In this week's podcast we take a closer look at why freedom of the press is important for a healthy democracy and what is being done to advocate for wrongfully imprisoned journalists worldwide.
This week we speak to:
Alex Miller, global head of content, VICE
Peter Greste, journalist, Al Jazeera
Mohamed Fahmy, former Al Jazeera English bureau chief
As the popularity of video-streaming apps grow, along with the digital revolution in mobile technology, journalists have found a new way of telling stories.
News organisations across the world are beginning to use Snapchat and Periscope to report on international stories, such as the current refugee crisis.
This week we speak to:
Ravin Sampat, senior audience engagement producer, BBC
Paul Ronzheimer, reporter, BILD
Tyler Borchers, senior audience strategy editor, TIME
By cyanpic on Flickr. Some rights reserved.
There's a lot of talk about a revival in podcasts but radio never really went away, it just found new channels. The spoken word has always been the most popular form of imparting information, so what makes a good radio journalist?
In this week's podcast, Alastair Reid gets advice from:
- Guy Raz, host and correspondent, NPR
- Nick Garnett, reporter, BBC Radio 5 Live
As the new term kicks off, how can students set themselves up for success in the media industry from the very first weeks?
Journalism.co.uk speaks to journalism course leaders to get their advice on ways students can make the most of their time on a journalism degree – and how to get that coveted work experience that will help them stand out.
Image by mujitra on Flickr.
The use of drones by individuals and even some media companies is limited by a number of factors: the eagerness to embrace new technology, potential lack of financial resources, heavy legal implications and concerns around privacy, to name just a few.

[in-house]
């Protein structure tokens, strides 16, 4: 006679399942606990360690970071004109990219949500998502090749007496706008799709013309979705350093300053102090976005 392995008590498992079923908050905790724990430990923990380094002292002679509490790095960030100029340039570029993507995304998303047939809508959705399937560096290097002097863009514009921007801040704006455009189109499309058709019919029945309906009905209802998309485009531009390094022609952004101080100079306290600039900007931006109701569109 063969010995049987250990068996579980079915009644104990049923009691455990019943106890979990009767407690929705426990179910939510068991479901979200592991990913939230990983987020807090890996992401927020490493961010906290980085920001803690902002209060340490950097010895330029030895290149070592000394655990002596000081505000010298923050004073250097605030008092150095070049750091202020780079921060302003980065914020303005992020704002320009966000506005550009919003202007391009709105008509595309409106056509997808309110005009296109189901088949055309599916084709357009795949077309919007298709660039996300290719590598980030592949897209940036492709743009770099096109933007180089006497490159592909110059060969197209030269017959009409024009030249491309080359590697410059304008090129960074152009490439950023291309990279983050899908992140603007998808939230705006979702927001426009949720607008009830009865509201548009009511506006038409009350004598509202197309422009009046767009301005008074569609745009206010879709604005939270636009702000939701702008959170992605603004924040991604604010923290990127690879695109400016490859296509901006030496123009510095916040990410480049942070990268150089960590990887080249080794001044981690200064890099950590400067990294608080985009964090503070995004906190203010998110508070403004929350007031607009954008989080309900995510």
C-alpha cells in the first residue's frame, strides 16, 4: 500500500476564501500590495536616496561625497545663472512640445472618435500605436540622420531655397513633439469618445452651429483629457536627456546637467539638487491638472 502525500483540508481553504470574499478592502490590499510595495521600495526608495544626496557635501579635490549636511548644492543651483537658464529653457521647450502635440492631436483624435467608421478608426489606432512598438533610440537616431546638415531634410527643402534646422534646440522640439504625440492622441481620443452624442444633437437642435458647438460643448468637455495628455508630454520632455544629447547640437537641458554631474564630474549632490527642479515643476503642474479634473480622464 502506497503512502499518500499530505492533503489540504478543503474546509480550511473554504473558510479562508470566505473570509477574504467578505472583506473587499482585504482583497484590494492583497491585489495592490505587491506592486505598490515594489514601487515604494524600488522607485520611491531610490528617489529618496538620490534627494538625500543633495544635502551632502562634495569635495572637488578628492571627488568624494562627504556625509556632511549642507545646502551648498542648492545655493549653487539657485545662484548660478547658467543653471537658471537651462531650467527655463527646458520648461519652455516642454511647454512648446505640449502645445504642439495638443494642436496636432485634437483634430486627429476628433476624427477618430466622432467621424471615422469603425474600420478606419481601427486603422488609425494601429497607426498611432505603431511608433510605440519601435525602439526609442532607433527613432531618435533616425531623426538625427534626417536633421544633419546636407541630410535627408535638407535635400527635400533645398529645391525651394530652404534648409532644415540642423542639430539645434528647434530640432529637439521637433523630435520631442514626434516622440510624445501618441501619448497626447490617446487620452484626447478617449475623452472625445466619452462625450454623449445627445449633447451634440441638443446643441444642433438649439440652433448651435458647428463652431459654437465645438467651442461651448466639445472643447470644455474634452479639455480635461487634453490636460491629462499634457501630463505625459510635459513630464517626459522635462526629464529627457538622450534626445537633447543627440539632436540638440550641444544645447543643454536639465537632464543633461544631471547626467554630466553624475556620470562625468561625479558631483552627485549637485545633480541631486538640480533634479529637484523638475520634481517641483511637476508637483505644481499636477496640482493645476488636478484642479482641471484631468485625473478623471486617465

In this podcast we speak to John Mills, lecturer and researcher at UCLan's Media Innovation Studio and its Civic Drone Centre, about the potential for drones, or unmanned aerial vehicles (UAVs), in journalism, looking at how news outlets have used this technology and what else they could be doing.
From mobile video to podcasts and virtual reality, numerous trends shaped the media industry in 2015 and many of them are here to stay.
So what are the skills journalists should develop, or acquire in 2016, and how can they can get a head start in the process?
Our guests this week are:
Damian Radcliffe, Carolyn S. Chambers professor in journalism at University of Oregon
Martin Stabe, head of interactive news, Financial Times
Lisa Pollack, head of new projects, Financial Times
Eric Athas, editorial training manager, NPR
Online communities provide a fantastic opportunity for journalists looking to network with each other, share tips and advice, find story ideas and get rid of any isolation that might come with working on individual projects from home.
In this week's podcast we will be looking at how these online communities can benefit everyone within the journalism industry, from student journalists to those that are highly experienced, whether freelance or in a permanent position.
This week's guests are:
Susan Grossman, journalist, coach and mentor, JournoAnswers
Livia Albeck-Ripka, freelance journalist
Ivan Lajara, life editor, Daily Freeman and founder #dfmchat
For his second graphic novel, photojournalist Marc Ellison travelled to northern Tanzania to speak to young girls who have escaped child marriage and female genital mutilation.
He presents their stories in a "graphic novel 2.0", a mixture of illustrations, photos and videos. In this podcast, he explains the reasons behind his choice of format as well as the process of creating a report in the style of a graphic novel.
Warning: This podcast contains some distressing stories.
Image by Marc Ellison.
When it comes to knowing your audience and measuring success, pageviews and shares can only get you so far. There's a new metric on the block, and it's all about time.
How many stories on your site are read right down to the last line? What does that mean in a wider sense? And why it is even important?
In this week's podcast, Abigail Edge speaks to three experts about why journalists should care about time metrics:
– Dan Valente, data scientist, Chartbeat
– Evan Hansen, head of content labs, Medium
– Chris Moran, digital audience editor, the Guardian
Solutions journalism, also know as constructive journalism, is the method of investigating solutions to problems, rather than solely reporting on the issues themselves.
It is thought to not only engage audiences, but to also change the way news consumers think and feel about the world, by empowering them to understand how problems can be tackled more effectively.
This week's guests are:
- Samantha McCann, network curator, Solutions Journalism Network
- Mary Hockaday, controller, BBC World Service English
- Seán Dagan Wood, editor-in-chief, Positive News